Writing is important to me. It's thru reading Jason's writing that I've grown to respect him. I've had thousands of friends but I feel like I currently probably have less than 5. As long as you don't shake the tree, the fruits of motion don't fall on other people's heads - but if you're a natural-born tree-shaker, like I am, there're bound to be splatters everywhere & agitated people that go along w/ them. I sometimes think of myself as a subculture of one. I'd like to have more friends but we'd have to agree to disagree since it's rare for anyone to agree w/ me anymore. Most people I know absolutely CANNOT agree to disagree, they MUST feel the security of belonging to a subculture of many & find subcultures of one very threatening no matter how pleasant we might be otherwise.
"I'm most concerned with the structure of everyday life, the repression faced on a day to day basis. The confrontation with control that occurs in everyday navigation of the worlds of work and consumption. It really doesn't matter who is president, or even the police. It matters that there are presidents and police." - p 55
&, once again, I find myself agreeing. I find even anarchists acting like whoever's president is ultimately going to make a difference for better or for worse - but when I point out that Obama was the 1st president to use emergency authorization w/ a health crisis as an excuse & that Rump was the 2nd, following in Obama's footsteps, it's as if people don't get the point I'm making. & when I point out that Rump bombed the shit out of Syria & that Bidentity Crisis did the same thing they STILL don't seem to get the point - viz that the president is a tool for hidden interests & that it's the position of the presidency that's the problem & not the individual president himself (& someday it'll be a "herself" & it'll STILL be the same problem).
"There was a whole network of individuals creating their own confrontational culture, through zines, tapes, flyers, micro-broadcasting/pirate radio, etc. These creations have migrated on to the internet. Persistent rumors circulate that print is dead, internet radio is easier, you can reach a wider audience, and you can use technology for whatever means you'd like. All the while these ideas play right into the hands of the power elite. Clear Channel justifies its monopoly of the airwaves by stating that anyone can broadcast online. Print publications go out of business and are consolidated. Again, monopolistic corporations claim this is okay, it is not a real monopoly because anyone can publish online.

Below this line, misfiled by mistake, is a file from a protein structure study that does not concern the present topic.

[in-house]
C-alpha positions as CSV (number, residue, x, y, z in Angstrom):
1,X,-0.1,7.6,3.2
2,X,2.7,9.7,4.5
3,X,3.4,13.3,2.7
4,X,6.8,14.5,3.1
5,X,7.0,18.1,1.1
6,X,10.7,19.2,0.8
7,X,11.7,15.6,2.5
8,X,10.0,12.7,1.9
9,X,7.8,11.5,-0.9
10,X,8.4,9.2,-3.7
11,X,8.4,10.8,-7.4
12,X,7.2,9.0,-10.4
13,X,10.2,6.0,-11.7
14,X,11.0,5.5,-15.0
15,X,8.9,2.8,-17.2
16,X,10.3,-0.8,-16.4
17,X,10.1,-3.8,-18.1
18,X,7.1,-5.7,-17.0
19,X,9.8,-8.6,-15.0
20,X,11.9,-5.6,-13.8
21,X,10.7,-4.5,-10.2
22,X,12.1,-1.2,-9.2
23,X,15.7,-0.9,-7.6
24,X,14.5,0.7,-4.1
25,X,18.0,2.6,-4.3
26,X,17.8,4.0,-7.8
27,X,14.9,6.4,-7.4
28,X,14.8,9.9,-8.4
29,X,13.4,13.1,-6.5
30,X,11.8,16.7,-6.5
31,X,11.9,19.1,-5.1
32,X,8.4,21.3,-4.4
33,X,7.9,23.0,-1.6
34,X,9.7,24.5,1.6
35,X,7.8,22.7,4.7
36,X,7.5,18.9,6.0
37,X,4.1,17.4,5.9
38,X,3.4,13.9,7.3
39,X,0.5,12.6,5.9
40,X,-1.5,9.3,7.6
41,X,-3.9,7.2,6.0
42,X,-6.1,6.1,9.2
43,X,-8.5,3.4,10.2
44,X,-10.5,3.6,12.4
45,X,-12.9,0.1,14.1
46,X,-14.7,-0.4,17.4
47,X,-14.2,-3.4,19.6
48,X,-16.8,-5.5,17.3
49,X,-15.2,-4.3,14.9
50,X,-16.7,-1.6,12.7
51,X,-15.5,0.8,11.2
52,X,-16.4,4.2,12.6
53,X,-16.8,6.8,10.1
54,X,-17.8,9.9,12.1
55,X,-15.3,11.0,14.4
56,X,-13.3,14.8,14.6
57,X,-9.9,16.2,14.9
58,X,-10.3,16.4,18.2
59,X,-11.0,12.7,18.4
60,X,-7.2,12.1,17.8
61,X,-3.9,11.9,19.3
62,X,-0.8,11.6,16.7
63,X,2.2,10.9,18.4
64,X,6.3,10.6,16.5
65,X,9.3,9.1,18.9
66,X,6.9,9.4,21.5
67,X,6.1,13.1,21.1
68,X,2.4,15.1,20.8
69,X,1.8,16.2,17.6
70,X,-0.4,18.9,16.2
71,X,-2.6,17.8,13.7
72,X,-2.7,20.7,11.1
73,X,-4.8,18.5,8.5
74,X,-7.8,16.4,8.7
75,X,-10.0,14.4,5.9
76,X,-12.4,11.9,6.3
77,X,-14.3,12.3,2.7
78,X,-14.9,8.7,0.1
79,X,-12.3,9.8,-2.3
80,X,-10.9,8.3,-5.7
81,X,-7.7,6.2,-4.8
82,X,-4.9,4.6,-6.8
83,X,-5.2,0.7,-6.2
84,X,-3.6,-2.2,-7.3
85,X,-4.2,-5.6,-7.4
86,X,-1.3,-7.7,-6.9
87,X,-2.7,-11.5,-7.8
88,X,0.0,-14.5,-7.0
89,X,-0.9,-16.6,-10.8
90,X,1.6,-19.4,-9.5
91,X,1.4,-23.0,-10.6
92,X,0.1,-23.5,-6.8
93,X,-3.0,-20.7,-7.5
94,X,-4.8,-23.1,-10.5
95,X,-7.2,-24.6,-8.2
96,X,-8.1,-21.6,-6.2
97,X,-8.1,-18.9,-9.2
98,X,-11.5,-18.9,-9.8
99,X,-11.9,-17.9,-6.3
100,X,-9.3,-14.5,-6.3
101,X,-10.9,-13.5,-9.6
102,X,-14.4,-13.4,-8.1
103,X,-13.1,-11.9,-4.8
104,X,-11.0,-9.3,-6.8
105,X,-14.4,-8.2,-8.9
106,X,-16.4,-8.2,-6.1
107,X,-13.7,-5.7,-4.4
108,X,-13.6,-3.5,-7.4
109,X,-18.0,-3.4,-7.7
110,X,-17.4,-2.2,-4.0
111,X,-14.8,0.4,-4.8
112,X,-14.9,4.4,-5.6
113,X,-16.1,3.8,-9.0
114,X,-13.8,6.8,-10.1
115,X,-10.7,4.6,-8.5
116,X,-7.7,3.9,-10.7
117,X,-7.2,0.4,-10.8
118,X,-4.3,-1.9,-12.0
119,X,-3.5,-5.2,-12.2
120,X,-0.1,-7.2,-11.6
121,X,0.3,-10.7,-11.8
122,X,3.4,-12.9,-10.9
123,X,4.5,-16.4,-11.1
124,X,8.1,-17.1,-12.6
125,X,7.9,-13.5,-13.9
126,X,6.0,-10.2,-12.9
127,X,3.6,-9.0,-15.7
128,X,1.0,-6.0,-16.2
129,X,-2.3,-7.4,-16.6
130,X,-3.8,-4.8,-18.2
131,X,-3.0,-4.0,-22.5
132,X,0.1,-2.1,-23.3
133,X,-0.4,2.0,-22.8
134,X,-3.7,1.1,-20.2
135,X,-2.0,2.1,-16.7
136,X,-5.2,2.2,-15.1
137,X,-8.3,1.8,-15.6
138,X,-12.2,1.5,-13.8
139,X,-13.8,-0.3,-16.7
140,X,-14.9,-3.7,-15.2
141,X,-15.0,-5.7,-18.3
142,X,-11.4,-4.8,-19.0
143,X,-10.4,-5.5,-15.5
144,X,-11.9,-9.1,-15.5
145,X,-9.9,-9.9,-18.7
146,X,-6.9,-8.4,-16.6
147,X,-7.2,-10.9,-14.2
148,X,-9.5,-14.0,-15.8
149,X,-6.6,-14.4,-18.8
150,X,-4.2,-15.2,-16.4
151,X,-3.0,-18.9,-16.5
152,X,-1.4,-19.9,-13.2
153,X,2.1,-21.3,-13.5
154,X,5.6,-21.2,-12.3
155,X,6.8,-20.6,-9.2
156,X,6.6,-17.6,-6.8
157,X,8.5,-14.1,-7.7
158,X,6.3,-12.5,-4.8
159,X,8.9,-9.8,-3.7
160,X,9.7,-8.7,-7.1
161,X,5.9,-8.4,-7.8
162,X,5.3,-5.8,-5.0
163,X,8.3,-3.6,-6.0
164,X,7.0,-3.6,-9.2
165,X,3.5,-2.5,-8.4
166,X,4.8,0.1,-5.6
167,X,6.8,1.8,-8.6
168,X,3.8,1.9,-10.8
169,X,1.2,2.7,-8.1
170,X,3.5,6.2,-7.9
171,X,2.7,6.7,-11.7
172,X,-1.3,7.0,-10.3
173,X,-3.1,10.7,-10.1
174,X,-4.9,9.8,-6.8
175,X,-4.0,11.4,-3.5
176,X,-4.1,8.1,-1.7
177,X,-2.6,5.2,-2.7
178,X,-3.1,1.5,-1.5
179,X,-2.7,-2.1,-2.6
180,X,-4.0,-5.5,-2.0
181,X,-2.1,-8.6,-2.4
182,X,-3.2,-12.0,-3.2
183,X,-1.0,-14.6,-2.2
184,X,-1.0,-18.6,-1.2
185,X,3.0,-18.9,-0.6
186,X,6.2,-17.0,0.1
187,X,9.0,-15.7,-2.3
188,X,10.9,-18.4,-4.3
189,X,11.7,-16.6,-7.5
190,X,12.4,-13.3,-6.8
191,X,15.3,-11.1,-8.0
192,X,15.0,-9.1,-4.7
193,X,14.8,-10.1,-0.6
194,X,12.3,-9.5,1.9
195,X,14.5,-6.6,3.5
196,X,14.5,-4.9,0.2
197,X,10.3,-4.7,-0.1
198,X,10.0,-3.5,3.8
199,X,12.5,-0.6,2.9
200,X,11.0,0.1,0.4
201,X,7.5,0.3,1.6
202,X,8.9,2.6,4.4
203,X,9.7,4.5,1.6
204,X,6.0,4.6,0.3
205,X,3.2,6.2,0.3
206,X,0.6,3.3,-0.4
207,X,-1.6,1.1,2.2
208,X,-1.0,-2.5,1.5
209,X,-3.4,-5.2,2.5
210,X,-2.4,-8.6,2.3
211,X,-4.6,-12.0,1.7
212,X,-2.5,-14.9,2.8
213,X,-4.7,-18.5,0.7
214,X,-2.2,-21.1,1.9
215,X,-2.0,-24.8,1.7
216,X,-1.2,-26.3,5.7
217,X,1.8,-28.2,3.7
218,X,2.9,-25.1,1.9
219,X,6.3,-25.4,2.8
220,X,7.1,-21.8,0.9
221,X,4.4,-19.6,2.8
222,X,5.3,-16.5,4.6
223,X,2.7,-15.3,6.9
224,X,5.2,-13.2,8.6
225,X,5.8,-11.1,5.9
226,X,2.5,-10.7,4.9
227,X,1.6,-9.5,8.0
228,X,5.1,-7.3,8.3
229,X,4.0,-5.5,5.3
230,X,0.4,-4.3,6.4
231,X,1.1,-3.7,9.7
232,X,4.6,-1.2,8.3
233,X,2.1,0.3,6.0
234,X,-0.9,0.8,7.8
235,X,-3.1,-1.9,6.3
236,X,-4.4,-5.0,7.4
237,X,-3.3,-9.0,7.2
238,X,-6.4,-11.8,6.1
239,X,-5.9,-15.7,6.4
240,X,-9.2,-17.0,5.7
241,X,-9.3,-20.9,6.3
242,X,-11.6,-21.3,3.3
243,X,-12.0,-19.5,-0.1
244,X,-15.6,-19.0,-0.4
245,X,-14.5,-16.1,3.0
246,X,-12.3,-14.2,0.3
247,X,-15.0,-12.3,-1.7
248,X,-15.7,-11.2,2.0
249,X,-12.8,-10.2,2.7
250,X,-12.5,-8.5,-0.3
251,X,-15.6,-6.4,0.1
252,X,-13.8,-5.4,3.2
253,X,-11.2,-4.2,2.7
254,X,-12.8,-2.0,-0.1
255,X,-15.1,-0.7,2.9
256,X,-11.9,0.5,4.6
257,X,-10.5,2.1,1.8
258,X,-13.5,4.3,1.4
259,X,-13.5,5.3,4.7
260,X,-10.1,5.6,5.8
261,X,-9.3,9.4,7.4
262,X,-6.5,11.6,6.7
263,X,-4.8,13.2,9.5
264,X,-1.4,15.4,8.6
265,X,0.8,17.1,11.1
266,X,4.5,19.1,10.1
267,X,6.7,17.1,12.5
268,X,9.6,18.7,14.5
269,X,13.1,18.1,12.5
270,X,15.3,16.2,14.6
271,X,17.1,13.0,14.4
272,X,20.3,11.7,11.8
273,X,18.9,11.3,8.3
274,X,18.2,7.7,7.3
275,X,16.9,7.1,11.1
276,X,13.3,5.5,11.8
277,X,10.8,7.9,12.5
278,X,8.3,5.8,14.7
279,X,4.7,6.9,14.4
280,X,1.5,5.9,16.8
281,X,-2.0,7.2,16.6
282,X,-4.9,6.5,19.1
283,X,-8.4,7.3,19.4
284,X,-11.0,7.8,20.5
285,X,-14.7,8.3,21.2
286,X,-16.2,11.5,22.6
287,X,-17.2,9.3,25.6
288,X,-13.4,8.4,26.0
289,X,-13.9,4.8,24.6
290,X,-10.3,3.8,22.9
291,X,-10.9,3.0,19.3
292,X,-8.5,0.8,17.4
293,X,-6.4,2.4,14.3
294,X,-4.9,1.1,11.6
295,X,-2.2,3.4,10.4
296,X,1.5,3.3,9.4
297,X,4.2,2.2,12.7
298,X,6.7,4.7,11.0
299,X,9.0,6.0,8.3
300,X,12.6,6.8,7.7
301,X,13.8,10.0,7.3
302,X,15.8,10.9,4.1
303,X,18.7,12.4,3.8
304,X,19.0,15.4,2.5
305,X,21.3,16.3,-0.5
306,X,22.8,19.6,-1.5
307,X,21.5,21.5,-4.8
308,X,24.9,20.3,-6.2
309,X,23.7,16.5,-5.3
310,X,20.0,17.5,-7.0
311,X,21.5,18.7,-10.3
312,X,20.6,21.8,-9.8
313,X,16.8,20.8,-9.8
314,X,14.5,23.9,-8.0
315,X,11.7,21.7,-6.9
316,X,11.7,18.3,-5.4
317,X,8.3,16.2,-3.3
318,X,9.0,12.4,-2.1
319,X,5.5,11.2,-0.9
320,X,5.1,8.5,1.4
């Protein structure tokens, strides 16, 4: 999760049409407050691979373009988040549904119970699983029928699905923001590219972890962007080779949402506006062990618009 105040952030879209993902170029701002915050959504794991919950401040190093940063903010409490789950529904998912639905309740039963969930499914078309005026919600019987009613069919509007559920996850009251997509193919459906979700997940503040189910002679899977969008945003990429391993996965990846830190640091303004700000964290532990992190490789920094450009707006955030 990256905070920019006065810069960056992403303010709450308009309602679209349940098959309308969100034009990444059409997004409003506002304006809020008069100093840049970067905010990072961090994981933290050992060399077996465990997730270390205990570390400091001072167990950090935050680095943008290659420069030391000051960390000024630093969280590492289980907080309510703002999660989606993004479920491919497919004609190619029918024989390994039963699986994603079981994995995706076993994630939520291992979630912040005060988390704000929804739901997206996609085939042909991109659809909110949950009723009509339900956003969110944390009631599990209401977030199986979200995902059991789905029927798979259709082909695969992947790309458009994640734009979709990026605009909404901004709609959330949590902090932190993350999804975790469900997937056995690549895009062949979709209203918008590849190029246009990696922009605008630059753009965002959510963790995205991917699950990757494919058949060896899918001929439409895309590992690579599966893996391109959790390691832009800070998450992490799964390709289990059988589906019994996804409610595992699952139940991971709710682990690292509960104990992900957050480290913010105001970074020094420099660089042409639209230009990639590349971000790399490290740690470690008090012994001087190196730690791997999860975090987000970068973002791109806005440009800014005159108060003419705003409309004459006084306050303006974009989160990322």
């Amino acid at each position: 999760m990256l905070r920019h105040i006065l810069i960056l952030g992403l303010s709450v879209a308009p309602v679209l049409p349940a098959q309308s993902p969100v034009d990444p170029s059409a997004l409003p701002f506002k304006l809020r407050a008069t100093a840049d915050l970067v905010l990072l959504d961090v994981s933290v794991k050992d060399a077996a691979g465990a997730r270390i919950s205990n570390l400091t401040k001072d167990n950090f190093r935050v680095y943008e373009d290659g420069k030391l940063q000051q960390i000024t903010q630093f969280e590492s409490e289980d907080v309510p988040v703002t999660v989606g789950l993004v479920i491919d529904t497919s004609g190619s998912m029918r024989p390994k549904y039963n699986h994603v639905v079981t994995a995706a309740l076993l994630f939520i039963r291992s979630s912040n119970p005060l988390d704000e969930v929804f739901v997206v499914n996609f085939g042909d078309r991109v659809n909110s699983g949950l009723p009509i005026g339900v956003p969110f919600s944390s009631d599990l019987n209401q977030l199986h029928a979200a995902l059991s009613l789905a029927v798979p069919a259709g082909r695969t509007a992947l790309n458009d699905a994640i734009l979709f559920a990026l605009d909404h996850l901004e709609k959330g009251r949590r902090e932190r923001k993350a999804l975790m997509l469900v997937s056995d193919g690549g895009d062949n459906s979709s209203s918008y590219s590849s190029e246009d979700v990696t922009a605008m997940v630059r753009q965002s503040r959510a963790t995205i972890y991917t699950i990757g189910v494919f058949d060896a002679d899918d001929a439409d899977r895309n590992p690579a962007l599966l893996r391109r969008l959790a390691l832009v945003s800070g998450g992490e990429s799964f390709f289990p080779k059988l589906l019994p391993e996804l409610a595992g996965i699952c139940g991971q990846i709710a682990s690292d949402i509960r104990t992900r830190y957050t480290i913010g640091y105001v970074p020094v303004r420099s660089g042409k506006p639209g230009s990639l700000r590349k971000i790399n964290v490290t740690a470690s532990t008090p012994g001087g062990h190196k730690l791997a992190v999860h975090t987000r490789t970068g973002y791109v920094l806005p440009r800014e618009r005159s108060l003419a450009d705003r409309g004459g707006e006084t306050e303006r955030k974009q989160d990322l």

"Internet publishing is facing the same issues. The avenues available on the internet become more limited, more centralized. YouTube controls distribution of amateur video, constraining it to fit their will, and reaping massive profits off the works of all these prosumers. Facebook has the largest archive of personal information, even more than the NSA. This information is their product." - p 60
The obvious thing that I seem to point out over & over again is that the less one has the means of production & distribution physically in one's own hands the more that production & distribution ends up controlled by people w/ different agendas than yr own. I've read & reviewed Jaron Lanier's Ten Arguments for Deleting Your Social Media Accounts Right Now" ( http://idioideo.pleintekst.nl/CriticLanier.html ) wch delves intelligently into how social media uses those 'socializing'. So here's a brief quote from Lanier:
"Now everyone who is on social media is getting individualized, continuously adjusted stimuli, without a break, so long as they use their smartphones. What might once have been called advertising must now be understood as continuous behavior modification on a titanic scale." - p 6
So some of us continue to try to communicate independent of electronically mediated means. However, I, at least, find that very few people who're caught up in the web of dependency on smart-phones & 'news'feeds are even capable of being aware of their physical environment w/o projecting propaganda stereotypes on their immediate surroundings.